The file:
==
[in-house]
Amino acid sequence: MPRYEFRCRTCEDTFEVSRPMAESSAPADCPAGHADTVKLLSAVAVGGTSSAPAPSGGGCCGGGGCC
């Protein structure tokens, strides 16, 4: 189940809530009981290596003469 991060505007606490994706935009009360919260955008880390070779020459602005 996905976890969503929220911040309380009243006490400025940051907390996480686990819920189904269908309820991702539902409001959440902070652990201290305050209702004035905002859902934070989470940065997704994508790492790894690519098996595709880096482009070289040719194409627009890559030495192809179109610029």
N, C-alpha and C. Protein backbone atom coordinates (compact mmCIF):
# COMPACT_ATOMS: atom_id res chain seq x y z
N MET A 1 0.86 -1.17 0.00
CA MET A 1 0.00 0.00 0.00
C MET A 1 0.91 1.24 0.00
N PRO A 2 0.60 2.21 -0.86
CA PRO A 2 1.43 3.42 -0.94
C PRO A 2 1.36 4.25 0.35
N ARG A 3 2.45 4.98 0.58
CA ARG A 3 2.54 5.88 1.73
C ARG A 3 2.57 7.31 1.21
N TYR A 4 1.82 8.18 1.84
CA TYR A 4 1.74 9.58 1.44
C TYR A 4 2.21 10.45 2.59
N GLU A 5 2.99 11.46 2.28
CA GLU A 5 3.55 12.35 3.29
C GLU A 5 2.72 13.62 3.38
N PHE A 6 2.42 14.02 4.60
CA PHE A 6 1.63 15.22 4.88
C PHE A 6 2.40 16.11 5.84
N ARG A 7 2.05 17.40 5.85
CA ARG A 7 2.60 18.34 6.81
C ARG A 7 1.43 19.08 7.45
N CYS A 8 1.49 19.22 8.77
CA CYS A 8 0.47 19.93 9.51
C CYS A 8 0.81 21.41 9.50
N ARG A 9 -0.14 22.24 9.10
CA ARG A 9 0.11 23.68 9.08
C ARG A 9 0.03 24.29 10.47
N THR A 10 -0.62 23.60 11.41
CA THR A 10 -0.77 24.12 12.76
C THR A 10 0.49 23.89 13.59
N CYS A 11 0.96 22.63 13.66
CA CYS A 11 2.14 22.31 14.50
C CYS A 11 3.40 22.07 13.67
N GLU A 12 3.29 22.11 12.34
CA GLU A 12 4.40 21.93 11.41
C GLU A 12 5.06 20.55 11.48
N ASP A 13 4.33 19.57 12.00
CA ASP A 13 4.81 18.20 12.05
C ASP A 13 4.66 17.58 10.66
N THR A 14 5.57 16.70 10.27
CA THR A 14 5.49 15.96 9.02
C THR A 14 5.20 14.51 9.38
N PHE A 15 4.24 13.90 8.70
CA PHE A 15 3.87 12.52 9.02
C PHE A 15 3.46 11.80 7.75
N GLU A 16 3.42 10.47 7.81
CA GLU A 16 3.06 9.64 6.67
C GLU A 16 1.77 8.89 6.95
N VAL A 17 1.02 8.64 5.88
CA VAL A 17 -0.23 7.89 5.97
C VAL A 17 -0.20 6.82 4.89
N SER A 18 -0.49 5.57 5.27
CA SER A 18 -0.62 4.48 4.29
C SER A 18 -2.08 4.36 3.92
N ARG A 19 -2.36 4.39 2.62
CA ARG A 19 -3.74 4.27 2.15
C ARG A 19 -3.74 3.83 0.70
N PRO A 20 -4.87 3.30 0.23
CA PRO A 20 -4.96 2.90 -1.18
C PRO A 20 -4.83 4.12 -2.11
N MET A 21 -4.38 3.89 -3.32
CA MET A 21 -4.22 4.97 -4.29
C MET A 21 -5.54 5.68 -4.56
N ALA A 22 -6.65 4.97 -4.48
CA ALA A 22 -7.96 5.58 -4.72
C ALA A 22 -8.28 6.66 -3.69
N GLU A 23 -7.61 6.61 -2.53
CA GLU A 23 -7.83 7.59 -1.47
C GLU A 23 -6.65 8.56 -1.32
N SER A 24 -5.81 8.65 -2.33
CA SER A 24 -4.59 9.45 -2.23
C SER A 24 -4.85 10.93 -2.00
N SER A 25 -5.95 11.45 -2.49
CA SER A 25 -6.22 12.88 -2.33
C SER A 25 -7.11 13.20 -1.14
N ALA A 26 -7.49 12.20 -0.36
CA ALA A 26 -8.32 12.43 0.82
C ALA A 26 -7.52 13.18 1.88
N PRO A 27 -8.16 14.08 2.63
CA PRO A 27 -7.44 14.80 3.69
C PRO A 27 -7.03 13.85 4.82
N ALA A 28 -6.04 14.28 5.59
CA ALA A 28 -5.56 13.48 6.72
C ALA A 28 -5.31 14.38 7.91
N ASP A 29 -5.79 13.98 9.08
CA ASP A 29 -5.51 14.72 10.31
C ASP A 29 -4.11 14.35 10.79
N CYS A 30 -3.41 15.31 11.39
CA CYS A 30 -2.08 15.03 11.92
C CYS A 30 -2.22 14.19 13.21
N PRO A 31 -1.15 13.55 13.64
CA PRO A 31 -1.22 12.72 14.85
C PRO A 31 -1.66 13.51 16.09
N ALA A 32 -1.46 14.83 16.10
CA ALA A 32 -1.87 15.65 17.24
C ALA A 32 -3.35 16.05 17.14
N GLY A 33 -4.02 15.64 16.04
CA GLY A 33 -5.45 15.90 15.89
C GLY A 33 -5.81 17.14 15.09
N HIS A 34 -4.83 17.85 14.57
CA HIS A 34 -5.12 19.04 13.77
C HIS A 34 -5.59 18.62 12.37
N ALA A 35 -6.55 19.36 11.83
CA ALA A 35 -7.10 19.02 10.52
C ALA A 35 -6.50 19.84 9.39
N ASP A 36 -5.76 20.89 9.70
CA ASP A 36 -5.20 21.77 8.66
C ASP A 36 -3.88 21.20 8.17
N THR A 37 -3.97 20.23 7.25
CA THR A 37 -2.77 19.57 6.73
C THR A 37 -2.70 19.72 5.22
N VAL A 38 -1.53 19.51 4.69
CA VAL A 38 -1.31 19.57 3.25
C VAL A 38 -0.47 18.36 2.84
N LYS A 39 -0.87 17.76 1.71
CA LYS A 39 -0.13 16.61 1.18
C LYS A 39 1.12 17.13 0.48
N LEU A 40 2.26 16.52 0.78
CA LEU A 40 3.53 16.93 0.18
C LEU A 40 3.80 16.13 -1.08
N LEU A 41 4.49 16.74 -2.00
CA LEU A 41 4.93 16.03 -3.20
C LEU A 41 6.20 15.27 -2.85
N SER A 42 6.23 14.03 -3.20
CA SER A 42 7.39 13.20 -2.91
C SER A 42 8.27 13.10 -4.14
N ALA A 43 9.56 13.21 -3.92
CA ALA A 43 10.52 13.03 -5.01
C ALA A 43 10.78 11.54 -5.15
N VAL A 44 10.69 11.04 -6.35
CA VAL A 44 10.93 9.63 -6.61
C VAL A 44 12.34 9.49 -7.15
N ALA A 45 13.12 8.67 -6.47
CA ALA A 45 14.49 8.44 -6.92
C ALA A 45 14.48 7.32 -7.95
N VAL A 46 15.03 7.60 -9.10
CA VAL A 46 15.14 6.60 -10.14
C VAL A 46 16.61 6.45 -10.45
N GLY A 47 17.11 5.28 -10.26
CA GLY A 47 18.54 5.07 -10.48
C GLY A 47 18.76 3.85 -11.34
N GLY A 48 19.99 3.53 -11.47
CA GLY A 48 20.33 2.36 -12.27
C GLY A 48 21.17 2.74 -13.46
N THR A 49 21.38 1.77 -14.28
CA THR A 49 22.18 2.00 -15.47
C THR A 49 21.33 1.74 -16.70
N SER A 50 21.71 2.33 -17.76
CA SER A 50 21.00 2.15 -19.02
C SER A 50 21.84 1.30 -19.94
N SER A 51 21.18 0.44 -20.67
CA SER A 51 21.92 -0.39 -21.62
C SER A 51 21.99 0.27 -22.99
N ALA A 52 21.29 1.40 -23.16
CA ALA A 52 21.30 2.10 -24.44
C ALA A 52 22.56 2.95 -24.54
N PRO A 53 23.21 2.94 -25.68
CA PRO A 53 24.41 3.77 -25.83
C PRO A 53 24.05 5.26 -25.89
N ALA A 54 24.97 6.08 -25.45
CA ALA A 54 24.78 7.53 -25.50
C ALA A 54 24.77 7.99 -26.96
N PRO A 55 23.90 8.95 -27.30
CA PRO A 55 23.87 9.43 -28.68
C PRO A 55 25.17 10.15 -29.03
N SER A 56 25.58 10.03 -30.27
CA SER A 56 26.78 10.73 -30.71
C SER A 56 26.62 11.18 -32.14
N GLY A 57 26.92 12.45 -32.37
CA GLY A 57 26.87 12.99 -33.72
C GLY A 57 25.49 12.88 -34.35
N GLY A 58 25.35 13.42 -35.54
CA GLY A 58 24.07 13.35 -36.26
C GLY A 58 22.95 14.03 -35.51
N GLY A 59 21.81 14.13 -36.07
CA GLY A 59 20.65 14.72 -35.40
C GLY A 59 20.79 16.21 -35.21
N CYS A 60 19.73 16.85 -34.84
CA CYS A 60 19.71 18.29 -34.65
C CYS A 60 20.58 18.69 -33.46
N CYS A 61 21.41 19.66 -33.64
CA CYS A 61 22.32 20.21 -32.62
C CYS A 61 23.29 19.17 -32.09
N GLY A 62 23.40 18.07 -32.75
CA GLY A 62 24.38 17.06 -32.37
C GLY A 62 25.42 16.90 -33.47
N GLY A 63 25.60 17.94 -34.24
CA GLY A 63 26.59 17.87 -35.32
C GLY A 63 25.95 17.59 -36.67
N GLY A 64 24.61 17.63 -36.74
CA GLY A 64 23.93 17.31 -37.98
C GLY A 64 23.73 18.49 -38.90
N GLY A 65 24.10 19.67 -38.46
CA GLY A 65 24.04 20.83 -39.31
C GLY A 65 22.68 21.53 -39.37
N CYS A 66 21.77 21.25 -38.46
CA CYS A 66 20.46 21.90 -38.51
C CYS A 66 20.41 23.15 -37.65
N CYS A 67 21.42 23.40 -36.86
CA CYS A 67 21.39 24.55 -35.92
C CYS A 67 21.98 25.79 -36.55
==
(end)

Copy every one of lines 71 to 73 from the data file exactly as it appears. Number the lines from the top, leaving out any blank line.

C ALA A 22 -8.28 6.66 -3.69
N GLU A 23 -7.61 6.61 -2.53
CA GLU A 23 -7.83 7.59 -1.47